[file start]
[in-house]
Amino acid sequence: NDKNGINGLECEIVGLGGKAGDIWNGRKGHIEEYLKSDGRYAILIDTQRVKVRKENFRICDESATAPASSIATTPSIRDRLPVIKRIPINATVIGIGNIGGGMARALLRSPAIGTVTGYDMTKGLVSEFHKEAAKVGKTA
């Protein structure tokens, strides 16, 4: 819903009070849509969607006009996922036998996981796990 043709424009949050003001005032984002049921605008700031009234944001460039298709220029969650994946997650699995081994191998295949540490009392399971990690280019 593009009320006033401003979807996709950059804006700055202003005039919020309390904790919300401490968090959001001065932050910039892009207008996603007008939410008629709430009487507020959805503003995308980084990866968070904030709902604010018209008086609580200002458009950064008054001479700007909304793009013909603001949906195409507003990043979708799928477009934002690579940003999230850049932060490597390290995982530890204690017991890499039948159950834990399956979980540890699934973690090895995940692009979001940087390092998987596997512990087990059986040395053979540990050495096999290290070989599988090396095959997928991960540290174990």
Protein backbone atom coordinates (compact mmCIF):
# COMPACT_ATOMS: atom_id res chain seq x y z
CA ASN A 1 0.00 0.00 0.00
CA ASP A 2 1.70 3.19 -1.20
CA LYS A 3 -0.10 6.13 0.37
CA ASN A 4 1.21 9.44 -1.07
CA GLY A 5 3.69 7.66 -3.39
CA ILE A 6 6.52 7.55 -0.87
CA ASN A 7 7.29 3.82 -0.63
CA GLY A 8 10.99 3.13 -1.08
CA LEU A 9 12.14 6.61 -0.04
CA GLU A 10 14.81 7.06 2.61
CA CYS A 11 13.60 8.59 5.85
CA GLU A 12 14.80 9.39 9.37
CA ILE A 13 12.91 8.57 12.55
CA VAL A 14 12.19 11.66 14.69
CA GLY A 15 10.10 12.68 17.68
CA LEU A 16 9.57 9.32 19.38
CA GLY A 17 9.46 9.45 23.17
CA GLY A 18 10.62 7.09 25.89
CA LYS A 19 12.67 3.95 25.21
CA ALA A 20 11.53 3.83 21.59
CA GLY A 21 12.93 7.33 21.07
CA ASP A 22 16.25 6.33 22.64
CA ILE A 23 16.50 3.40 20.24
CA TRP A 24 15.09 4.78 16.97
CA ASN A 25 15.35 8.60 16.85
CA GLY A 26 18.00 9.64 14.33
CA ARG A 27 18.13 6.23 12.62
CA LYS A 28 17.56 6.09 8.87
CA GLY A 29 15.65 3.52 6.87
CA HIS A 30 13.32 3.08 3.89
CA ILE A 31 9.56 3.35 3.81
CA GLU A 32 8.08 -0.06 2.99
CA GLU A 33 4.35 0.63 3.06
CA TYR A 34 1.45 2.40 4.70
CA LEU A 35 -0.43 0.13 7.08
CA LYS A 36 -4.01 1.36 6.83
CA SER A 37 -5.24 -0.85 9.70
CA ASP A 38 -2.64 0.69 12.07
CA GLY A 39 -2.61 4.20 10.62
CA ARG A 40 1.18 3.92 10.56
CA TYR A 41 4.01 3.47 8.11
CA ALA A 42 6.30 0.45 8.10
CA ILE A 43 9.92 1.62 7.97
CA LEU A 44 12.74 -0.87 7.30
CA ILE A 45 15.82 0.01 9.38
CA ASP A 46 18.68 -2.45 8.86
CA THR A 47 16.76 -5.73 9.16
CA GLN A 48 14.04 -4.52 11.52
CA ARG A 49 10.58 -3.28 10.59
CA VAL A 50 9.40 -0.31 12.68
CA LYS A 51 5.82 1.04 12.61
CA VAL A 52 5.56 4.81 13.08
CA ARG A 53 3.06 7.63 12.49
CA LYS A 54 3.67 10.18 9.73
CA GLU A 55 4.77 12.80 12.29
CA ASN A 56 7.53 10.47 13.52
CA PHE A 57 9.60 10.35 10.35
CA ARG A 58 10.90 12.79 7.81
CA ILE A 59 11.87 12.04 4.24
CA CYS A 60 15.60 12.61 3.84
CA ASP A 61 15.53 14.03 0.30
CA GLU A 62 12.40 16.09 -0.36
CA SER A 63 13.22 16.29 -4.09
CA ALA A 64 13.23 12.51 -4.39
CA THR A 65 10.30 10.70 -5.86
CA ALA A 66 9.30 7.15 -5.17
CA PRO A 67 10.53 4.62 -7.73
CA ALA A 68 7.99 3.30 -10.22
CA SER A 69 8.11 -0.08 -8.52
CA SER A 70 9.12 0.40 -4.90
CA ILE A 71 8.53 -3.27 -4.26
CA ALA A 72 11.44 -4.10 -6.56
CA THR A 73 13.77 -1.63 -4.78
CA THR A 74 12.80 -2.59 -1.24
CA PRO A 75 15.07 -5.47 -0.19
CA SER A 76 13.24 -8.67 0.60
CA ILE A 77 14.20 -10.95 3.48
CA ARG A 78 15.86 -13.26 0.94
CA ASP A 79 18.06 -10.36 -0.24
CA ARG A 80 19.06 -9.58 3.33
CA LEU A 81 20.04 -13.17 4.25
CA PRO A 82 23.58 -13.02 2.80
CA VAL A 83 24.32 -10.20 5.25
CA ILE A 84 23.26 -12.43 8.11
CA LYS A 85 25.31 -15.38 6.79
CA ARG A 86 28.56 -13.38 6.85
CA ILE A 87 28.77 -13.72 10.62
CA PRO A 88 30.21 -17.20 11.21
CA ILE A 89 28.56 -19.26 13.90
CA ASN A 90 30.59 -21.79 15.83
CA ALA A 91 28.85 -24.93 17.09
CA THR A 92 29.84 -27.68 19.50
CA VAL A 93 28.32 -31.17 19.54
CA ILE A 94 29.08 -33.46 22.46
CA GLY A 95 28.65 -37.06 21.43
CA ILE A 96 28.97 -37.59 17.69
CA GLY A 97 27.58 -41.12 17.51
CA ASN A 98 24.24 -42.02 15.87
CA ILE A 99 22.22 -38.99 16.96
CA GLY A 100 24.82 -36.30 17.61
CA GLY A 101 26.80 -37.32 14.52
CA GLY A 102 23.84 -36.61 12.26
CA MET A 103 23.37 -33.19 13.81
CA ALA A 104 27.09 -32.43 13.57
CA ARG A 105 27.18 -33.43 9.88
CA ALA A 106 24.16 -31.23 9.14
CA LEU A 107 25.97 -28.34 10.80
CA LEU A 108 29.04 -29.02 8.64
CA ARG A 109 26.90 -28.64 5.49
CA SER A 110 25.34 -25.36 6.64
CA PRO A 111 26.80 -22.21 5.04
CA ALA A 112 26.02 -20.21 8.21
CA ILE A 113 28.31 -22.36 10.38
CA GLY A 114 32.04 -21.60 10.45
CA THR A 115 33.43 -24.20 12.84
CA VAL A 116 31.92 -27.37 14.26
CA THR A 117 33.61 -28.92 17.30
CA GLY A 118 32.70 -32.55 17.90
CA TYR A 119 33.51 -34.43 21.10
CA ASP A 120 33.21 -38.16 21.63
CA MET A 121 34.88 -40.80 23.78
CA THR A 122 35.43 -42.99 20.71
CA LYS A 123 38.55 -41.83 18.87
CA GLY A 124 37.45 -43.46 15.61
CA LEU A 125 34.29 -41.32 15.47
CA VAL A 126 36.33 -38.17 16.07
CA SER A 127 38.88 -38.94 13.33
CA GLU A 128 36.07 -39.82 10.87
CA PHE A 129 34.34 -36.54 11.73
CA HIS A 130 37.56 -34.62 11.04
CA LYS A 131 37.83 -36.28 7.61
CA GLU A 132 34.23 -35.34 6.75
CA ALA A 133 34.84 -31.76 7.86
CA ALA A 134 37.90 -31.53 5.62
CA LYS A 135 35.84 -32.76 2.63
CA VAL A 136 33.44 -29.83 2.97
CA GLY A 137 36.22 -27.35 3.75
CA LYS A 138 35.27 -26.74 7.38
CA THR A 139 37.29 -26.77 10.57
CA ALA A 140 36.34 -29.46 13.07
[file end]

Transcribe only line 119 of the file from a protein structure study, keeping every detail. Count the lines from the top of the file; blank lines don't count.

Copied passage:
CA GLY A 114 32.04 -21.60 10.45